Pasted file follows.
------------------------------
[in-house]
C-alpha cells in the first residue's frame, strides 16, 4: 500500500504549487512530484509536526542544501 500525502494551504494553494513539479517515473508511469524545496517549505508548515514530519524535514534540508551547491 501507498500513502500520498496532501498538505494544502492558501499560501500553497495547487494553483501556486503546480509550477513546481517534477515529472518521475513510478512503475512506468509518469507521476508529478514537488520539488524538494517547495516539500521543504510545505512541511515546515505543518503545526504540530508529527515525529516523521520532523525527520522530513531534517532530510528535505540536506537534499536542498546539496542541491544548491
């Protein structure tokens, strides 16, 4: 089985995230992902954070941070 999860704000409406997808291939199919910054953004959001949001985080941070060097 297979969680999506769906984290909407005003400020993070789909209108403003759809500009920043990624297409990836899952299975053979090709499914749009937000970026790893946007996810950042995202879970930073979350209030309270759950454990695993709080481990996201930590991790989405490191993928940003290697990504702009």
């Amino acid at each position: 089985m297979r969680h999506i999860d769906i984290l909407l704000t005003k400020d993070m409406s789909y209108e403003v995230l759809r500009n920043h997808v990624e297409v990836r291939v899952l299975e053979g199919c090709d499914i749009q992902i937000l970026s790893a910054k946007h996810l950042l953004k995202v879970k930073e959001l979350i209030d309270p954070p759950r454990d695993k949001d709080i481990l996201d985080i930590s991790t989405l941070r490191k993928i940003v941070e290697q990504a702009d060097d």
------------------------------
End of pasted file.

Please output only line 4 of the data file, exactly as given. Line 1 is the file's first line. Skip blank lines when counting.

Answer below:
């Amino acid at each position: 089985m297979r969680h999506i999860d769906i984290l909407l704000t005003k400020d993070m409406s789909y209108e403003v995230l759809r500009n920043h997808v990624e297409v990836r291939v899952l299975e053979g199919c090709d499914i749009q992902i937000l970026s790893a910054k946007h996810l950042l953004k995202v879970k930073e959001l979350i209030d309270p954070p759950r454990d695993k949001d709080i481990l996201d985080i930590s991790t989405l941070r490191k993928i940003v941070e290697q990504a702009d060097d």